Using GIMP, I wish to fade an image inward from the edges, blending it with the neutral (white) background.

I have tried numerous things including feather edges, blur and Gaussian blur, but none of them produces a good result. Specifically, they all appear to blend the image outward or in both directions. I wish to fade the image inward from the edges, and without loss.

A tedious manual technique that I believe might work would be to:

  1. select the background
  2. grow the selection by 1 pixel
  3. adjust the brightness, then
  4. repeat 2. and 3. as many times as necessary

However, it strikes me that there is probably a tool that performs the same function.


1 Answer 1


The technique that I describe above as 'tedious' proved to be less so than I had imagined. I attained a good result rather quickly by selecting the background, and progressively (one pixel at a time) growing the selection and adjusting the brightness of the selection.

Whilst I applied the same adjustment of brightness each time, one could conceivably tailor it to give different blur effects.

  • Each time you use color/brightness you lose colors, either in the lights or in the shadows. With your technique, pixels are subject to color/brightness several times, so you can potentially lose a lot of colors. I also suspect that this technique worked for you on that pair of images, but will not work in the general case (how do you handle the case here image differ only by the hue?).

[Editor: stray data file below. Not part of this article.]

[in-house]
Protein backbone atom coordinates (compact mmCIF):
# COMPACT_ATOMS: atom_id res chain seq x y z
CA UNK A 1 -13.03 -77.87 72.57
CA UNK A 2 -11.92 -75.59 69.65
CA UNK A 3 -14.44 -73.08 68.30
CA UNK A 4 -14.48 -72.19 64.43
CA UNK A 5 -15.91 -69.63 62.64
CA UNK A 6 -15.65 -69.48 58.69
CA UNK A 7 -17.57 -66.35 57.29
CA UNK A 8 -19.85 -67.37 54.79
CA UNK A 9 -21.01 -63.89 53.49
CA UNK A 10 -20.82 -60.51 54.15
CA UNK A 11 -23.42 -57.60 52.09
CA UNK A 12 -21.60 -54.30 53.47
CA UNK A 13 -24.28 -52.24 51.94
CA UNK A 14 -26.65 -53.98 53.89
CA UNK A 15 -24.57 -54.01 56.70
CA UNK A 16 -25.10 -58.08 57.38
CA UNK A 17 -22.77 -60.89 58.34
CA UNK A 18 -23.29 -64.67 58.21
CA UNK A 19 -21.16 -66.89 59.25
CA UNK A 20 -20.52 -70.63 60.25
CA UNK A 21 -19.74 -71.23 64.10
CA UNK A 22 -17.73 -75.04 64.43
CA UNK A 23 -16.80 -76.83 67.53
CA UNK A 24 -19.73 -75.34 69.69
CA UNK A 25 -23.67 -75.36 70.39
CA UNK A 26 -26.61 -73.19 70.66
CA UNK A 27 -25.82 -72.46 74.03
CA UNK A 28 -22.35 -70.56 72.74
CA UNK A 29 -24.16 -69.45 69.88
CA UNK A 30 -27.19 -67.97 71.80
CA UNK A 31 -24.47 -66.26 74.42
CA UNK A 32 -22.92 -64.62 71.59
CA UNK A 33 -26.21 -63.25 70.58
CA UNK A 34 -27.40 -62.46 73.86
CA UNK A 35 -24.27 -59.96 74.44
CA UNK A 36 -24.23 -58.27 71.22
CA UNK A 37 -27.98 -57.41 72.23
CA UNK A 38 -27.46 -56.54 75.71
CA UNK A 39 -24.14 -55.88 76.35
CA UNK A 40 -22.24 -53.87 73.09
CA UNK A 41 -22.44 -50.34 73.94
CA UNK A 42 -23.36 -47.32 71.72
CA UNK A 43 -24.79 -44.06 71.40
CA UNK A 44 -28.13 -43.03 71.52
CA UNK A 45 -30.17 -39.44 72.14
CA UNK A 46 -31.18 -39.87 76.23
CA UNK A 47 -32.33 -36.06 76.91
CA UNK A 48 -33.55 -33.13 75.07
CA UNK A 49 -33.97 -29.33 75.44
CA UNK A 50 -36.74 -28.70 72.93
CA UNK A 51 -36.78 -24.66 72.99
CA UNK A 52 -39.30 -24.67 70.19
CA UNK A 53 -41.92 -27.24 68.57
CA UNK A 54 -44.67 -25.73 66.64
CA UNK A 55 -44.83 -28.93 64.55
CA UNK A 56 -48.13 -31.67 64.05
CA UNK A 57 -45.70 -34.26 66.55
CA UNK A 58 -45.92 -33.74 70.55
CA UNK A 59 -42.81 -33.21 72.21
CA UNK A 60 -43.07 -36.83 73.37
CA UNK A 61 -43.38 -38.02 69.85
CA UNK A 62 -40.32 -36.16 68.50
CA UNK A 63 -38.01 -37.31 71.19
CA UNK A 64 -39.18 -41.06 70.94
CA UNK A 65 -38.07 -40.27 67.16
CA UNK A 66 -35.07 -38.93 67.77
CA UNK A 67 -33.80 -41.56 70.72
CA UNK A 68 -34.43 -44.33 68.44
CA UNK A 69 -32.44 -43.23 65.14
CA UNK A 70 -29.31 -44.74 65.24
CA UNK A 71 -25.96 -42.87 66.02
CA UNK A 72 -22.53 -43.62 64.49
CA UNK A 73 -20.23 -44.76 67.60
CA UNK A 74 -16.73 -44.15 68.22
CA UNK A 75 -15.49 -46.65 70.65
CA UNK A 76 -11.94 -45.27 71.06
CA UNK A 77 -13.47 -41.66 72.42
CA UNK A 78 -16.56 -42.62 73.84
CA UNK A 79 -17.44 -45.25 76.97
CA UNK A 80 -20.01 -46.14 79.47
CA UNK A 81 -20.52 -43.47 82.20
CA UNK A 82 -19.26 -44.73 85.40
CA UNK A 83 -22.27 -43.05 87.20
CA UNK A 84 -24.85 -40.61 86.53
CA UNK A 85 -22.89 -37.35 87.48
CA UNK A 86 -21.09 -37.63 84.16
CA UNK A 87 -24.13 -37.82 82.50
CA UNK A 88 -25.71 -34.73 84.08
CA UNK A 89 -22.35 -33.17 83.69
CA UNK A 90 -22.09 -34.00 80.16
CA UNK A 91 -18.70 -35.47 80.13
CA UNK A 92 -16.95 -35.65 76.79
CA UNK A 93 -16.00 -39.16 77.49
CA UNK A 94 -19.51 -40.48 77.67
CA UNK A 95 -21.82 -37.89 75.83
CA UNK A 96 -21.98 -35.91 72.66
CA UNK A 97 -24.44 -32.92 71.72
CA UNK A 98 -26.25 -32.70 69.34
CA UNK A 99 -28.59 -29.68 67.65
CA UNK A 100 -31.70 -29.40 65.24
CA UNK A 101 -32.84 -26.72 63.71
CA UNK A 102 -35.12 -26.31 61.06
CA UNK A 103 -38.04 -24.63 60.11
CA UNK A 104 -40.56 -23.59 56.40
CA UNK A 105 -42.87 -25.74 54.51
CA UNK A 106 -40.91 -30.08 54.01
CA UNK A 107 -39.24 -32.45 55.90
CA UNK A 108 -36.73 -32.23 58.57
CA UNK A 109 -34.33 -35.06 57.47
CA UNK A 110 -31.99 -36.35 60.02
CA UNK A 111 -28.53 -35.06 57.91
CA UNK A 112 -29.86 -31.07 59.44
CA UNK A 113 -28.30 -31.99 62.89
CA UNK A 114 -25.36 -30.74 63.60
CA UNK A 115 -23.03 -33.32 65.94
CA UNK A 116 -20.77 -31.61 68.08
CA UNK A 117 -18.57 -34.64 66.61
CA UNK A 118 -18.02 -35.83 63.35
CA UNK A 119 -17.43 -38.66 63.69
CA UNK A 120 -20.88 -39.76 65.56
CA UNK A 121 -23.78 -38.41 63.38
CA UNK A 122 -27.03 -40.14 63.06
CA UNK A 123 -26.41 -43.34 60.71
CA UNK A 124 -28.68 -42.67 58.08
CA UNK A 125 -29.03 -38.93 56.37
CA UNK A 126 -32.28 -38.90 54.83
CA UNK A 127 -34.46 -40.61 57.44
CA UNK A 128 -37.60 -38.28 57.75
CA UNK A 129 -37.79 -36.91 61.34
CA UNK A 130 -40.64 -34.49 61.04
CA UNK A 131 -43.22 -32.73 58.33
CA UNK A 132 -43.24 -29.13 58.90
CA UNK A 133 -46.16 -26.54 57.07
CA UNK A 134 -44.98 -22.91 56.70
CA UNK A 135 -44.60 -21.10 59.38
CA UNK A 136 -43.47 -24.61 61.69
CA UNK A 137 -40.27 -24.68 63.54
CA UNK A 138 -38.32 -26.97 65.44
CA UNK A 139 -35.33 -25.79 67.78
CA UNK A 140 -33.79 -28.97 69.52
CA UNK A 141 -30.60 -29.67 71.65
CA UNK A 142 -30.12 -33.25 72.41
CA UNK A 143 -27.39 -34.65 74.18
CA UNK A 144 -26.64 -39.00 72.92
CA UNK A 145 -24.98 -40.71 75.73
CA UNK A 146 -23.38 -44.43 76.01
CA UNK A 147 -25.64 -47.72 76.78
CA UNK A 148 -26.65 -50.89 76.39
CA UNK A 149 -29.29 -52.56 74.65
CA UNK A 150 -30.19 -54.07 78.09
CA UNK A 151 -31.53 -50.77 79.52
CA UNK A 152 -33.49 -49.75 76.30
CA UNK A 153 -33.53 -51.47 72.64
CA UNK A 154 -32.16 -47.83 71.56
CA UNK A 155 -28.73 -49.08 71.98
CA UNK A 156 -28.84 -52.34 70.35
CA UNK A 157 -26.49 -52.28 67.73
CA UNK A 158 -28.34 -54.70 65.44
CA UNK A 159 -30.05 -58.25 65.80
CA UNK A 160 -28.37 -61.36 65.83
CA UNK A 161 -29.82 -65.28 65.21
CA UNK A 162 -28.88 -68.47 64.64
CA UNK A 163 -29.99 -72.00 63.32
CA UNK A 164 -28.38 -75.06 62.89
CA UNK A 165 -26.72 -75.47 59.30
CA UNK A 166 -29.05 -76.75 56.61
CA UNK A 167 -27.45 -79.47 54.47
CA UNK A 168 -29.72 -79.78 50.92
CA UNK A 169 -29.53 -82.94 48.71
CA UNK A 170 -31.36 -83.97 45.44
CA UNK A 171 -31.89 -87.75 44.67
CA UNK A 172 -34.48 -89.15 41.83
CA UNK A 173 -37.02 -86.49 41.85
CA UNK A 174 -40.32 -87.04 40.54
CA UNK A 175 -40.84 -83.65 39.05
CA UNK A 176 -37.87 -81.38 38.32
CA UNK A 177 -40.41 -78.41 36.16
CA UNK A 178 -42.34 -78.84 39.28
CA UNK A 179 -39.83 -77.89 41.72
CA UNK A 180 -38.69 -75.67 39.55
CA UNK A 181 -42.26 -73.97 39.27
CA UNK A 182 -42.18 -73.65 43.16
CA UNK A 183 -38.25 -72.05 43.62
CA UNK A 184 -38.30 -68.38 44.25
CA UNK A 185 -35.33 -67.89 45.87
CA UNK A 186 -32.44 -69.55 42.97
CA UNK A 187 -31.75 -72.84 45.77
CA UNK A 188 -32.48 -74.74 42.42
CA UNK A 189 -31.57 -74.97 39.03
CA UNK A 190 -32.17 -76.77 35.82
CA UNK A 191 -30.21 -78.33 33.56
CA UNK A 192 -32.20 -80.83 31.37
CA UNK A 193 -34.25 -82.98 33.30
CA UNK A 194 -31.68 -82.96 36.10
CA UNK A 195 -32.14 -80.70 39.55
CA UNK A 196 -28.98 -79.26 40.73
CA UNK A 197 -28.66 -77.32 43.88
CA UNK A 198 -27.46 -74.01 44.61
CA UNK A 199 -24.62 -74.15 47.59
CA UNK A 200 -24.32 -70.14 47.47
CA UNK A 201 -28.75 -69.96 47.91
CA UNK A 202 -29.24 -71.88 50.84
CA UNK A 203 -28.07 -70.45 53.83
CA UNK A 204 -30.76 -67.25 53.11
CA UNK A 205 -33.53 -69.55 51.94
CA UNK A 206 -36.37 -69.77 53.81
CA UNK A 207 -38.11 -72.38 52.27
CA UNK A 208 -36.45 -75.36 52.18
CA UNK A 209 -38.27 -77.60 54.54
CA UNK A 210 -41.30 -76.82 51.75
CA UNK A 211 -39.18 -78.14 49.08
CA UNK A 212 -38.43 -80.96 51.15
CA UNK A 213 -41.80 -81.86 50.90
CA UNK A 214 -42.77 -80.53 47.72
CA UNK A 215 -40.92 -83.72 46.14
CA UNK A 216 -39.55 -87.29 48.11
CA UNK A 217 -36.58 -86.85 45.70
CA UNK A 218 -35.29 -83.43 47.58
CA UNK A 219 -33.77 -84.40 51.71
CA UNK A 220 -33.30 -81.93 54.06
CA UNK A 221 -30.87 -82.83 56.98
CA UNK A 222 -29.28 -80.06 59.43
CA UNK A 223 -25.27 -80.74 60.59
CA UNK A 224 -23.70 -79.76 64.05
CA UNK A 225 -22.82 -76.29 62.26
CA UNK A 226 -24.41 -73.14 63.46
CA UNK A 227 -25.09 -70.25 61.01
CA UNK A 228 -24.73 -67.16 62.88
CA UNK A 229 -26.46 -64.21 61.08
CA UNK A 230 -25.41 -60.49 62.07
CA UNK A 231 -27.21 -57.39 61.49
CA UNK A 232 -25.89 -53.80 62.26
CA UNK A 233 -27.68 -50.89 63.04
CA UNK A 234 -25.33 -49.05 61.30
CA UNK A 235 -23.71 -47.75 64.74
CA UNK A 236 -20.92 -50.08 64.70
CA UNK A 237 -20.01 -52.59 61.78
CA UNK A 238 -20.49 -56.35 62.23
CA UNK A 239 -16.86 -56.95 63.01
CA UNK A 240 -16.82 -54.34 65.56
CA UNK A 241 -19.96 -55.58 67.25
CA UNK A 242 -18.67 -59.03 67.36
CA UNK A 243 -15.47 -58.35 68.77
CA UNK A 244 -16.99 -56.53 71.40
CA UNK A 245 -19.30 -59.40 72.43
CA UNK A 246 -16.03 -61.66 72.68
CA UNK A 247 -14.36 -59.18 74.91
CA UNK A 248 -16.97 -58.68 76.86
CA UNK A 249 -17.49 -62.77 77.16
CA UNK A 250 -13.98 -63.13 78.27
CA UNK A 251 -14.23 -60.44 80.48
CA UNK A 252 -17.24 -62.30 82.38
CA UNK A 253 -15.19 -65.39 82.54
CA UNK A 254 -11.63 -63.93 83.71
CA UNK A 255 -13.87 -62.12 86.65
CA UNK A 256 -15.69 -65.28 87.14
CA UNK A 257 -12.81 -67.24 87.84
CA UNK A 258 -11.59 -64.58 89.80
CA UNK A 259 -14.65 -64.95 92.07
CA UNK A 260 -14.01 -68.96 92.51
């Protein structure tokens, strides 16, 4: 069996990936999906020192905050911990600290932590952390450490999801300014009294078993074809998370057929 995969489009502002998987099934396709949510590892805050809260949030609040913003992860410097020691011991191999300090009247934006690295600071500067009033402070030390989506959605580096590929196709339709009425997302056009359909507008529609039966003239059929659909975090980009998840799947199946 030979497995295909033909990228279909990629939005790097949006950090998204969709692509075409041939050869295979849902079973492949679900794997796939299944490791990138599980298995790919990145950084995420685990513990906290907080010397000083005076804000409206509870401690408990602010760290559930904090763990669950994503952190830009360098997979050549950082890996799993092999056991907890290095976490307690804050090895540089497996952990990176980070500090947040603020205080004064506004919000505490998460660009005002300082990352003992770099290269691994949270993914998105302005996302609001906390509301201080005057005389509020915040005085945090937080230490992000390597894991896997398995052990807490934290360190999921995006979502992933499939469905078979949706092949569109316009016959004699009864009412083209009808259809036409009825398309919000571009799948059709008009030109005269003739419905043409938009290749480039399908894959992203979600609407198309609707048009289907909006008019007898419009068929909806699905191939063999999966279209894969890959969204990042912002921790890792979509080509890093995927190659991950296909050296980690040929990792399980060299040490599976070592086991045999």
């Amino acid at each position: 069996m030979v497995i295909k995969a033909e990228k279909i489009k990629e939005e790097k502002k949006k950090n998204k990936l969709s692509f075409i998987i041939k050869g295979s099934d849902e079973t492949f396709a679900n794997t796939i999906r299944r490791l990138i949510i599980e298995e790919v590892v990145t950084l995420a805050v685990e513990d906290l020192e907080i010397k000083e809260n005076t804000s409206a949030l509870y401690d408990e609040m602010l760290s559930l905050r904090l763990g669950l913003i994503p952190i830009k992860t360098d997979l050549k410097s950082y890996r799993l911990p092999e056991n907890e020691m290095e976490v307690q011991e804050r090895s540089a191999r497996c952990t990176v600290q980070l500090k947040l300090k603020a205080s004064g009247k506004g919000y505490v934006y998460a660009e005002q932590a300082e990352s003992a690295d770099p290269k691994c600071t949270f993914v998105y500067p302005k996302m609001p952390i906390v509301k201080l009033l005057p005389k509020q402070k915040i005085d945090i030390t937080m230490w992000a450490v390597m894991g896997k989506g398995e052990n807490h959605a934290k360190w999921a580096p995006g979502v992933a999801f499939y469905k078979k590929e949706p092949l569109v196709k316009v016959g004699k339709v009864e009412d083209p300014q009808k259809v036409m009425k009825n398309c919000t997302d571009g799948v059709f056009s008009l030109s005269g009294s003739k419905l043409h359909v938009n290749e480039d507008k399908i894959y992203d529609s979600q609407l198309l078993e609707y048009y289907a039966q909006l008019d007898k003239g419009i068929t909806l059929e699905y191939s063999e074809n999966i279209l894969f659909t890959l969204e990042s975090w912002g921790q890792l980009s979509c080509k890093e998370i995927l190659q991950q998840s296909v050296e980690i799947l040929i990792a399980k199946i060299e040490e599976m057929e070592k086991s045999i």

– xenoid
    Commented Nov 6, 2016 at 17:25
  • Yes, there are undoubtedly circumstances in which this method is limited. I am not sure what you mean about loss of colour. The use of the feather edges tool would appear to do create the same result, washing out the colour, albeit with far less trouble. By this method, one has to grade the progression of fade (on top of fade) manually. Suffice to say that there should be a better way. I think the layer mask mentioned above would be far better.
    – POD
    Commented Nov 7, 2016 at 3:30
  • The number of distinct colors diminishes, and things that had different tones end up having the same RGB, so you create 'flat' areas, banding, etc...
    – xenoid
    Commented Nov 7, 2016 at 8:18
  • I understand what you mean, but (forgive my ignorance) does that really happen? Perhaps the assumptions I have made with regard to the brightness function have been incorrect. My understanding has been that it raises or lowers all of the light values, hence shifting each colour closer to black or white. Provided that no colours actually reach those extremes, it is my understanding that there will be no information loss.
    – POD
    Commented Nov 7, 2016 at 15:05
  • 1
    "Brightness" raises the black (or lowers the white) and maps the rest of the range linearly. So when you decrease the white by 20, you map your original 256 value into the remaining 236 values, so some originally distinct values assume the same output value. This is also visible in the histogram ("haircomb" histogram).
    – xenoid
    Commented Nov 7, 2016 at 17:28

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